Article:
Last week marked the start of Johnny Depp and Amber Heard’s historic defamation lawsuit in Fairfax, Virginia.
Depp is suing ex-wife Heard for $50 million following a 2018 op-ed piece regarding her alleged experience as a victim, and subsequent survivor, of domestic viewing. Heard is countersuing the Corpse Bride star for $100 million.
This civil case comes on the heels of Depp’s November 2020 libel lawsuit loss that cost him his starring roles in both The Walt Disney Company’s Pirates of the Caribbean franchise and Warner Bros. Fantastic Beasts Harry Potter spinoff series.
Now, after firing Depp, Warner Bros. is looking to purchase the franchise that put him on the map as a Hollywood actor. In 1984, 21-year-old Depp starred as Glen Lantz in Wes Craven’s classic Nightmare on Elm Street, which showcased Robert Englund as Freddy Krueger for the first time.
A recent article notes that Warner Bros. is looking to purchase the famous horror franchise along with several other well-known film properties:
The rights to Friday the 13th have famously become a quagmire, after writer Victor Miller terminated the copyright transfer and kicked off a conflict with series producer Sean Cunningham that reverberates out to impact the studio. Now, Jason’s fellow slasher icon Freddy Krueger is among a number of properties Warner Bros. is said to be negotiating to retain. Per a report at Puck, the studio is in negotiations to prevent losing the domestic rights to A Nightmare on Elm Street, Beetlejuice, and Little Shop of Horrors, among others. Copyright termination is part of the Copyright Act of 1978, which expanded the life of copyrights.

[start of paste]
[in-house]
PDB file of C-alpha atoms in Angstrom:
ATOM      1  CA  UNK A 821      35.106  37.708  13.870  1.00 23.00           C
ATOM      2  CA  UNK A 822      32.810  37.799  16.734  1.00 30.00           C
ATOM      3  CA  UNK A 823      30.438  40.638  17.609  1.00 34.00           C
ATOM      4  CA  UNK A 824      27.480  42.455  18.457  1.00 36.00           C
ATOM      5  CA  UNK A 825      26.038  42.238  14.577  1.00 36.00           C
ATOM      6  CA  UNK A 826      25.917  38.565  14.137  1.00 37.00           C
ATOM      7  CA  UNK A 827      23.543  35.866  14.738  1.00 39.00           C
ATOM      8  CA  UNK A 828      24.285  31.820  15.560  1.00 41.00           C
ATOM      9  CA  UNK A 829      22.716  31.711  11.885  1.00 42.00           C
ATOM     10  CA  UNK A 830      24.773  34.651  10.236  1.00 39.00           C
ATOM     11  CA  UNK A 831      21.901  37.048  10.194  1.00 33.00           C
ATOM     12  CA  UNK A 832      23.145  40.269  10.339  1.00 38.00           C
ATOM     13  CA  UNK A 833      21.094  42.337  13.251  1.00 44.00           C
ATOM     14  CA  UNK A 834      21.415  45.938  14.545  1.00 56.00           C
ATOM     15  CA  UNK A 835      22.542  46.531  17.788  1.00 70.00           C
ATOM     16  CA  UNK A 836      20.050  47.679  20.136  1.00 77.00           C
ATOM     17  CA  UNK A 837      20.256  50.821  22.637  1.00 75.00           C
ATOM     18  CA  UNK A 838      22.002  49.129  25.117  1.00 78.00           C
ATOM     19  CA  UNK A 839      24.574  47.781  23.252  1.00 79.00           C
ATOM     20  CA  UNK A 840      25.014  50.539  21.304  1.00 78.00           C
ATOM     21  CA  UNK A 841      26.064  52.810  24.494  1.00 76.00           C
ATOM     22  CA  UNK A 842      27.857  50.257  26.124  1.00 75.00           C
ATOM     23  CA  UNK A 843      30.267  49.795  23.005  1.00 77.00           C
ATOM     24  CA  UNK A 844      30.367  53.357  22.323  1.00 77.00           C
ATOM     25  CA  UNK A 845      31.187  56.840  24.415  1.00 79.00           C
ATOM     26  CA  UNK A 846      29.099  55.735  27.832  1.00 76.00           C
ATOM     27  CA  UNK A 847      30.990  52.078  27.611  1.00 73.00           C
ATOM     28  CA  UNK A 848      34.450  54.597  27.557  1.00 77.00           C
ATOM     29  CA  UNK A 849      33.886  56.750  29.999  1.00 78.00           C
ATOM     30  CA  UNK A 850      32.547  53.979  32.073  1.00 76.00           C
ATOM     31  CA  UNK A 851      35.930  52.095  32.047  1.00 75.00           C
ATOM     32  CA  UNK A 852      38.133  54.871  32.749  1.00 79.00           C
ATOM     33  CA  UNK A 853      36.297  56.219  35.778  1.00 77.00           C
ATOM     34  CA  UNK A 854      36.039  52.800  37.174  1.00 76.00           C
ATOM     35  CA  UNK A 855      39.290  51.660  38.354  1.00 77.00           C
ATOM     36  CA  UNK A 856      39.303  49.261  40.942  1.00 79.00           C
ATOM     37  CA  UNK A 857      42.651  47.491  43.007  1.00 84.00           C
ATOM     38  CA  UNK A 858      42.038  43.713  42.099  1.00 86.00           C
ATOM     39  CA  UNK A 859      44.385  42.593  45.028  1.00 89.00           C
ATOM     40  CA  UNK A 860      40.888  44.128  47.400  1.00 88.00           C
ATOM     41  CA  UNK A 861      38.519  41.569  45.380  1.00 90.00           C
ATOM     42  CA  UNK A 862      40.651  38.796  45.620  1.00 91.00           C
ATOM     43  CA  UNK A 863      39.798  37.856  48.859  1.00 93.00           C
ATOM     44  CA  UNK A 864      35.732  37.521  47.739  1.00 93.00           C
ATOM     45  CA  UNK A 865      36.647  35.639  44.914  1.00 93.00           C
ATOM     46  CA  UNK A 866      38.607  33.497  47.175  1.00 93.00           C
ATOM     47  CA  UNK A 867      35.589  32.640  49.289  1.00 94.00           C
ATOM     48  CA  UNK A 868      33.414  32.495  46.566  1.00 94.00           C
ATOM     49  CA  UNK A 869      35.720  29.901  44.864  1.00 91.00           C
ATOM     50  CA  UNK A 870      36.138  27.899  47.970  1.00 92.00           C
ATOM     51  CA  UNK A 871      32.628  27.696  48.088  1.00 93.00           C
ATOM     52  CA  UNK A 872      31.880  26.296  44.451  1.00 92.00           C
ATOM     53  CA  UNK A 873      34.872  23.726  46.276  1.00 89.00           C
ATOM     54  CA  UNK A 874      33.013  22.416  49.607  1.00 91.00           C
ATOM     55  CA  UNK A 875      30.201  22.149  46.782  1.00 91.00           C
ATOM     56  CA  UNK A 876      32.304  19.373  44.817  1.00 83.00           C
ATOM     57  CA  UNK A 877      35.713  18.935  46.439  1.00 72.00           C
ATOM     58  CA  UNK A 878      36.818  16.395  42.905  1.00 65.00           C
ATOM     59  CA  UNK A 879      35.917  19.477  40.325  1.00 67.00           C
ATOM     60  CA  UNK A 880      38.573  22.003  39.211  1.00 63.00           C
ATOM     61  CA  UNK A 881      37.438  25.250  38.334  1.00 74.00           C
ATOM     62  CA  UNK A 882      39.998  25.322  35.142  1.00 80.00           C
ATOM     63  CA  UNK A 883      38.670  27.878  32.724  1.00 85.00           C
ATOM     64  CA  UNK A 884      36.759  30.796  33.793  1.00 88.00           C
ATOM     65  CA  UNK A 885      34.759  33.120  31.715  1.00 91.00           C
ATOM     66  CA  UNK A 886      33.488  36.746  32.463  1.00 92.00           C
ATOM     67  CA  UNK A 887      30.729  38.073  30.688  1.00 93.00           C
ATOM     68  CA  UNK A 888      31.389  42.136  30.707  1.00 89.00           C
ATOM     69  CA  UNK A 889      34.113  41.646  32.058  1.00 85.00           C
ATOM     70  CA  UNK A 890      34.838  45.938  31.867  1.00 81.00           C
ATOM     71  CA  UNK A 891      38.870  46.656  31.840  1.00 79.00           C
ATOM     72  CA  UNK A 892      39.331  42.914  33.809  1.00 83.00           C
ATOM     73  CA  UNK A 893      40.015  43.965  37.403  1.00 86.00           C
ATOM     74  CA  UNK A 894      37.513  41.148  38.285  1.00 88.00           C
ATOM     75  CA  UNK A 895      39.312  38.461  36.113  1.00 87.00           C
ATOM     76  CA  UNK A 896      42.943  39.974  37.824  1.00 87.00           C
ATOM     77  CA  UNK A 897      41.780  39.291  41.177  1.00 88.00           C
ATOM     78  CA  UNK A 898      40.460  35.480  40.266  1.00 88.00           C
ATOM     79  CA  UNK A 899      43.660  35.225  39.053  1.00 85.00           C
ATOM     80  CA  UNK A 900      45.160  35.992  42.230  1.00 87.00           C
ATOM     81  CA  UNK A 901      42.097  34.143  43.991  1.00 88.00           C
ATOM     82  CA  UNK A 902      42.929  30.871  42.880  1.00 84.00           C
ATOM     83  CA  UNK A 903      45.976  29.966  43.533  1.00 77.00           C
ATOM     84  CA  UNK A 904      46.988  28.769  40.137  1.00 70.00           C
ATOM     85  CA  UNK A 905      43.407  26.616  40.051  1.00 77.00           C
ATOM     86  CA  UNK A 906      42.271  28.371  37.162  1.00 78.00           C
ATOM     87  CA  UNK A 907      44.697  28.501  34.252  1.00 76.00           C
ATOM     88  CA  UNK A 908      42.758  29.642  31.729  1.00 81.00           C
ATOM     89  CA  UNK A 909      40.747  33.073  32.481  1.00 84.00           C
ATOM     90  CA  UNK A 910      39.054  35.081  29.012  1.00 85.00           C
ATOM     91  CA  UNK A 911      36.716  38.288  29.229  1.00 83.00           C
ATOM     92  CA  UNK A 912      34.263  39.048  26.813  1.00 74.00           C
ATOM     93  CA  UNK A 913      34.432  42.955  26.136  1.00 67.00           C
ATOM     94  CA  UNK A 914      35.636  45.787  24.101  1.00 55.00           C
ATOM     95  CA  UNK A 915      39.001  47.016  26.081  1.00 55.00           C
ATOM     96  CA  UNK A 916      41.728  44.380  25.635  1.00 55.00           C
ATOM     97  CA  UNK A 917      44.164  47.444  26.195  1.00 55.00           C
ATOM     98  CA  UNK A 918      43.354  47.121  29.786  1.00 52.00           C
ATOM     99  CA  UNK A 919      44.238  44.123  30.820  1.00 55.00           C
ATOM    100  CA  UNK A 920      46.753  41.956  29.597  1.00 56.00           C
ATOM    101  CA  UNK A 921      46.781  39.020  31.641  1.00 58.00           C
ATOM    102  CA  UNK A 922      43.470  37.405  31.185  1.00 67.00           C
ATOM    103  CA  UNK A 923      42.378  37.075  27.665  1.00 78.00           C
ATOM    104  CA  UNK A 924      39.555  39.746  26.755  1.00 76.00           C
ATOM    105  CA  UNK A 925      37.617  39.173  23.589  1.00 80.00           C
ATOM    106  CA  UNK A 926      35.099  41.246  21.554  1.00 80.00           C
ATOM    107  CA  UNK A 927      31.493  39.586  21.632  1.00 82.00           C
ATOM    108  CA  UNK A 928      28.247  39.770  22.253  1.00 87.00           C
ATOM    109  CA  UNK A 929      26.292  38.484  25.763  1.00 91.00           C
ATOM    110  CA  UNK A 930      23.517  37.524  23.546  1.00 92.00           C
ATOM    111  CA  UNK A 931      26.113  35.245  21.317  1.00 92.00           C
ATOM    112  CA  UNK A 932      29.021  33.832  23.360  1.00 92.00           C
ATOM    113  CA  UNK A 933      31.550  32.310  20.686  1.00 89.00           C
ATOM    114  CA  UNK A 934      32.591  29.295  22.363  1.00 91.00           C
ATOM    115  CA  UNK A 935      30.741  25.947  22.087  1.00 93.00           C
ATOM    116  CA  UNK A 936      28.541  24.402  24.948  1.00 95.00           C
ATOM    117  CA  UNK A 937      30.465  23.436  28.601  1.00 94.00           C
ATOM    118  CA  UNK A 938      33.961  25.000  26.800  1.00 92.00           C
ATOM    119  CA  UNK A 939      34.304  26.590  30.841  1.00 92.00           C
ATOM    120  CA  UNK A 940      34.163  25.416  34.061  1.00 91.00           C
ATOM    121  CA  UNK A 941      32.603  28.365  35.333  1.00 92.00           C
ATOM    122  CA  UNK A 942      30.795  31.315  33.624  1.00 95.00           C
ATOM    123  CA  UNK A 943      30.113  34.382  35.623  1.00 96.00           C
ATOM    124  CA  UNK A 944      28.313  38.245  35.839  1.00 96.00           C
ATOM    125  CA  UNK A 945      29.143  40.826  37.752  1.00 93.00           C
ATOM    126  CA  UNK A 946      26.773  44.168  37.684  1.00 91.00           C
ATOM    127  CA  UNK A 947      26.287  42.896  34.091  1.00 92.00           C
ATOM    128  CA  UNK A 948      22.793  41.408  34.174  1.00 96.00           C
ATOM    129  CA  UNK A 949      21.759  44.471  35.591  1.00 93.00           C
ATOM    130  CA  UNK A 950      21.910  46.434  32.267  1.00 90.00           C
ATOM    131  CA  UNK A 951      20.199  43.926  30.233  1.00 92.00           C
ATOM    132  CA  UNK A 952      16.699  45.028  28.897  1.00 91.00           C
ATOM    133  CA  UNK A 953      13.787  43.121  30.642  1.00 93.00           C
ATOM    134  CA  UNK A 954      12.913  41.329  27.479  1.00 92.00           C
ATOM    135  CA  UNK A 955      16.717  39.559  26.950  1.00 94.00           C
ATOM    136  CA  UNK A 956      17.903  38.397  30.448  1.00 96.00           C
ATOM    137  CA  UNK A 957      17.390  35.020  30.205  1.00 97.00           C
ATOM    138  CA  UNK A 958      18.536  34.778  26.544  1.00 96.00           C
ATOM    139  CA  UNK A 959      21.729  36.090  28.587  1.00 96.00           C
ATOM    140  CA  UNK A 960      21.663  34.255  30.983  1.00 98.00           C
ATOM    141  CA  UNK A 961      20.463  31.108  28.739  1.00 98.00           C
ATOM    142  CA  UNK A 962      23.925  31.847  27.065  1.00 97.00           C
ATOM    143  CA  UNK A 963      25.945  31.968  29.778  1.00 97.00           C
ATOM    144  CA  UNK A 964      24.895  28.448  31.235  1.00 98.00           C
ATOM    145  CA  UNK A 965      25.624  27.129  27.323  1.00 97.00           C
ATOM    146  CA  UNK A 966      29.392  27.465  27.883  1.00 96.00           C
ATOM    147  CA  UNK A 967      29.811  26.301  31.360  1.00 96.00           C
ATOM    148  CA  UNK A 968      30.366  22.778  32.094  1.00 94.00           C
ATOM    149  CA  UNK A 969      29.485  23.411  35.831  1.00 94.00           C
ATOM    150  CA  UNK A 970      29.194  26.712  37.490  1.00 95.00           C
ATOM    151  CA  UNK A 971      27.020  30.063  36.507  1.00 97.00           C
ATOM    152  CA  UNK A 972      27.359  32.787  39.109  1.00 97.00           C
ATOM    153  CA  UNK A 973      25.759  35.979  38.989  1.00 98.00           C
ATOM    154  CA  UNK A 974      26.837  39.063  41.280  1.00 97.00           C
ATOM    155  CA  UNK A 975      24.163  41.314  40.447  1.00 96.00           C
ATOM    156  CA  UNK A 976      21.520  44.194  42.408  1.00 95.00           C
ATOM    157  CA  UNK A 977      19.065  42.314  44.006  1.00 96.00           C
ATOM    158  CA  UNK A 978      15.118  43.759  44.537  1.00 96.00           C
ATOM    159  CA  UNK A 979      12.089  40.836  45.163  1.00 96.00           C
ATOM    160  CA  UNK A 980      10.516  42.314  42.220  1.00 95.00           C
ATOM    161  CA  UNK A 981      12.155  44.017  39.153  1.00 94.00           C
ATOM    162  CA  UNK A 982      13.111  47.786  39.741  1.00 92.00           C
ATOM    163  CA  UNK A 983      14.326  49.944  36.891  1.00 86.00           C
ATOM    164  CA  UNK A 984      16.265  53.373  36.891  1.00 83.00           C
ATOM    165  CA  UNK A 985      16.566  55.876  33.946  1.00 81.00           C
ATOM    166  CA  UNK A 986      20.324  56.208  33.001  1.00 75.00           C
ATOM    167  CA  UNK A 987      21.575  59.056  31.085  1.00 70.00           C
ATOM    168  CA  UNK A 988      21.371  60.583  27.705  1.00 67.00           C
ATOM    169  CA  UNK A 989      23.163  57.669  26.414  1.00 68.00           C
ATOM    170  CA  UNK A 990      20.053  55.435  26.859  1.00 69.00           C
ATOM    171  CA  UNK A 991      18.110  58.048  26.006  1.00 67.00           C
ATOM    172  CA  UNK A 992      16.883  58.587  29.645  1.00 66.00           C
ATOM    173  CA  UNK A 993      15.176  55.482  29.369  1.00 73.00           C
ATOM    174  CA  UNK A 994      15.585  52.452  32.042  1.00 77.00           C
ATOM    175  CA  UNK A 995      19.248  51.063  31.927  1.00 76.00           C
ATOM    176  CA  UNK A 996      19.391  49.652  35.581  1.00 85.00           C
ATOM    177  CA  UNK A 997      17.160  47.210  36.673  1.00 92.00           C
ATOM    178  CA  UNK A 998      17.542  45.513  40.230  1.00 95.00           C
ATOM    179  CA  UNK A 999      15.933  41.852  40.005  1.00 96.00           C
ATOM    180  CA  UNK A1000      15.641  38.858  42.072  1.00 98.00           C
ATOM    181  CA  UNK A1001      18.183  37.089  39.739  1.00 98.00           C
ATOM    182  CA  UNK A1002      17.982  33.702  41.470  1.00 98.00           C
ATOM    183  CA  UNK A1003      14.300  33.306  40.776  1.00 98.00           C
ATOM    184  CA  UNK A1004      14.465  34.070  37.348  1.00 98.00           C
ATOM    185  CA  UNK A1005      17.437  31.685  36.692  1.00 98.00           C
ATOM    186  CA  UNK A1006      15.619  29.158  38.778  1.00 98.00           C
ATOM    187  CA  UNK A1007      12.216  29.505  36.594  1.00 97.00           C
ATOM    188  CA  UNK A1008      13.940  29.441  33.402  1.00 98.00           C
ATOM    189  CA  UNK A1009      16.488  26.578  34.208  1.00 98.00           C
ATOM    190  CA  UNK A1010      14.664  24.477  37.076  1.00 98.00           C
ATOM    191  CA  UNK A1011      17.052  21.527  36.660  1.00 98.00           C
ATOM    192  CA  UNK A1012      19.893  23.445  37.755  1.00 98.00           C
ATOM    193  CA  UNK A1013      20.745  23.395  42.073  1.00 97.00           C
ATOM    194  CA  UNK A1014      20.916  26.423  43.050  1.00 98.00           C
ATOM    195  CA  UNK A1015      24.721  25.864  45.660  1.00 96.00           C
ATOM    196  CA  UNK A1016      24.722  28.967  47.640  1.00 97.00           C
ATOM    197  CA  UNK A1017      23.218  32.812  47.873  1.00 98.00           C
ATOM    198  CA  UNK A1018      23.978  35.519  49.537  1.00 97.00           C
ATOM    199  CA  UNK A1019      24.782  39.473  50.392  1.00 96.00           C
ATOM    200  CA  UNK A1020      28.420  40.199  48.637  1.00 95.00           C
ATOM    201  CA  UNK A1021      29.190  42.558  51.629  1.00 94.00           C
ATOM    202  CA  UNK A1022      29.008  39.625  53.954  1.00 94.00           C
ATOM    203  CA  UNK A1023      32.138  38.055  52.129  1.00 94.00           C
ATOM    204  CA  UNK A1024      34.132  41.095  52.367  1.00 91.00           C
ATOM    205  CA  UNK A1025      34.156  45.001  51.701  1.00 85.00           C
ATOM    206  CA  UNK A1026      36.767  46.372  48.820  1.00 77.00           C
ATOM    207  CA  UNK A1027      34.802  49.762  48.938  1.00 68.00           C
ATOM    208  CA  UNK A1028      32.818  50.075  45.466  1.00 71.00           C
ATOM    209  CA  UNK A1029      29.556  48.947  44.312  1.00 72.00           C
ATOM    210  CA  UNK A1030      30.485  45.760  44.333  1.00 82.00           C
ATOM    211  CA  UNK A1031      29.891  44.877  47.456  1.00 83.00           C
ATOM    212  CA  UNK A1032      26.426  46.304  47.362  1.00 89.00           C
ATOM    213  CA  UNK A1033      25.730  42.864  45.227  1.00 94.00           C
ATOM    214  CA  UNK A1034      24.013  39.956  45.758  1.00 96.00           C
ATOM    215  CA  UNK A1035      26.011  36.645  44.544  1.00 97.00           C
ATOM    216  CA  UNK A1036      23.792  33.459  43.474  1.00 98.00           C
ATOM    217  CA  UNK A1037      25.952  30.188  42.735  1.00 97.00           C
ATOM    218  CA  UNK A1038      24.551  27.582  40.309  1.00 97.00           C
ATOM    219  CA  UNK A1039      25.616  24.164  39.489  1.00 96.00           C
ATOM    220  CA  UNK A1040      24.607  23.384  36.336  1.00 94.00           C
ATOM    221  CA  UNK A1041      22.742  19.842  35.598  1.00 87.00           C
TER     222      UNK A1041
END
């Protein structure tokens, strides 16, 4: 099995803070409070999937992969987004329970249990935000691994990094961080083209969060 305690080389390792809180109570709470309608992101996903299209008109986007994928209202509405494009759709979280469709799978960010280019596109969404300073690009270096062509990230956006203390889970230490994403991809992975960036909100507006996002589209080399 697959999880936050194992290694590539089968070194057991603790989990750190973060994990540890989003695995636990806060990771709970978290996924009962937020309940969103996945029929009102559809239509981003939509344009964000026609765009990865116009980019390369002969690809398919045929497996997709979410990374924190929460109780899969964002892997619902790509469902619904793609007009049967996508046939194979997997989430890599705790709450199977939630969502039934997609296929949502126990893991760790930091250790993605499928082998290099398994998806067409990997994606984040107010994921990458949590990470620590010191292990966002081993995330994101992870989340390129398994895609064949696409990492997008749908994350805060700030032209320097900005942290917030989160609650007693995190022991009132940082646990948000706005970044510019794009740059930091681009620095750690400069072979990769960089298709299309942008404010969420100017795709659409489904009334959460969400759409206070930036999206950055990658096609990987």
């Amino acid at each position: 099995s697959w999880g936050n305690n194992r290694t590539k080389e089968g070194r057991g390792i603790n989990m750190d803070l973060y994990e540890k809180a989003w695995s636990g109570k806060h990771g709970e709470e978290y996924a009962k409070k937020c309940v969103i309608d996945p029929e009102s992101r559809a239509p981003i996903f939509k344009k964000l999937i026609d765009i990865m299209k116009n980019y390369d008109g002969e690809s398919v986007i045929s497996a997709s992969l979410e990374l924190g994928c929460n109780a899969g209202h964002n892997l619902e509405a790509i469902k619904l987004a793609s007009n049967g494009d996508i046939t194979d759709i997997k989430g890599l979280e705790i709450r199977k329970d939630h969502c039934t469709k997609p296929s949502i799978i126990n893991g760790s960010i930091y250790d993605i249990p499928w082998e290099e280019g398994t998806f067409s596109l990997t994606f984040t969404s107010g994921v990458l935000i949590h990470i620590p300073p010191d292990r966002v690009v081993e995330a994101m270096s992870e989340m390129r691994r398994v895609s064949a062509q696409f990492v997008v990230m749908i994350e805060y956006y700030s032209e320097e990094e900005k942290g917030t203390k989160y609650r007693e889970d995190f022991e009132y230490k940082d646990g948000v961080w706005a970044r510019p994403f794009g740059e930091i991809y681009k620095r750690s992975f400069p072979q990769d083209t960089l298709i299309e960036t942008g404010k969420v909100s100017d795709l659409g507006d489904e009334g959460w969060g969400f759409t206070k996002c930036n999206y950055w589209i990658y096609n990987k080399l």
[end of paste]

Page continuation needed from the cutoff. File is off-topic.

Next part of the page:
The Copyright Act of 1978 allows creators who previously transferred their copyright to another individual or entity to petition to terminate the transfer after 28 years.
Should Warner Bros. be successful in obtaining the rights to Nightmare on Elm Street, the studio will likely be looking at a total reboot of the franchise. The last movie was in the franchise was A Nightmare on Elm Street (2010), and the odds of 74-year-old Englund reprising his role as Krueger again seem slim at this point.
Puck also noted that other 1980s franchises, such as RoboCop, are likely to be up for renewal soon. As various franchises from the ’80s — a great decade for both teen films like John Hughes’s Breakfast Club (1985) and Pretty In Pink (1986) and horror movies — become eligible for copyright transfer termination, reboots and revivals could become quite interesting over the course of the next few years.
More on Johnny Depp vs. Amber Heard
If you haven’t been following the ongoing Johnny Depp vs. Amber Heard case, in November 2020, Hollywood actor Depp lost his libel lawsuit against U.K. News Group Newspaper publication, The Sun, for their report that he had allegedly engaged in domestic violence — including a reported “hostage” situation during a Pirates of the Caribbean shoot in Australia — against the Aquaman and the Lost Kingdom actress on multiple occasions.
British Judge Andrew Nicol presided over the original proceedings, and Depp later lost his right to appeal the original ruling in the United Kingdom. The Jack Sparrow actor, for his part, has denied the domestic violence allegations, with even his ex-partners, Vanessa Paradis and Winona Ryder, speaking out in his defense at various points in time.
Depp has been fired from his two most high-profile parts — his iconic role as Captain Jack Sparrow in Disney’s Pirates franchise and as Gellert Grindelwald in Warner Bros. Fantastic Beasts series — as a result of the ongoing situation.
Do you want to see Warner Bros. revive Nightmare on Elm Street?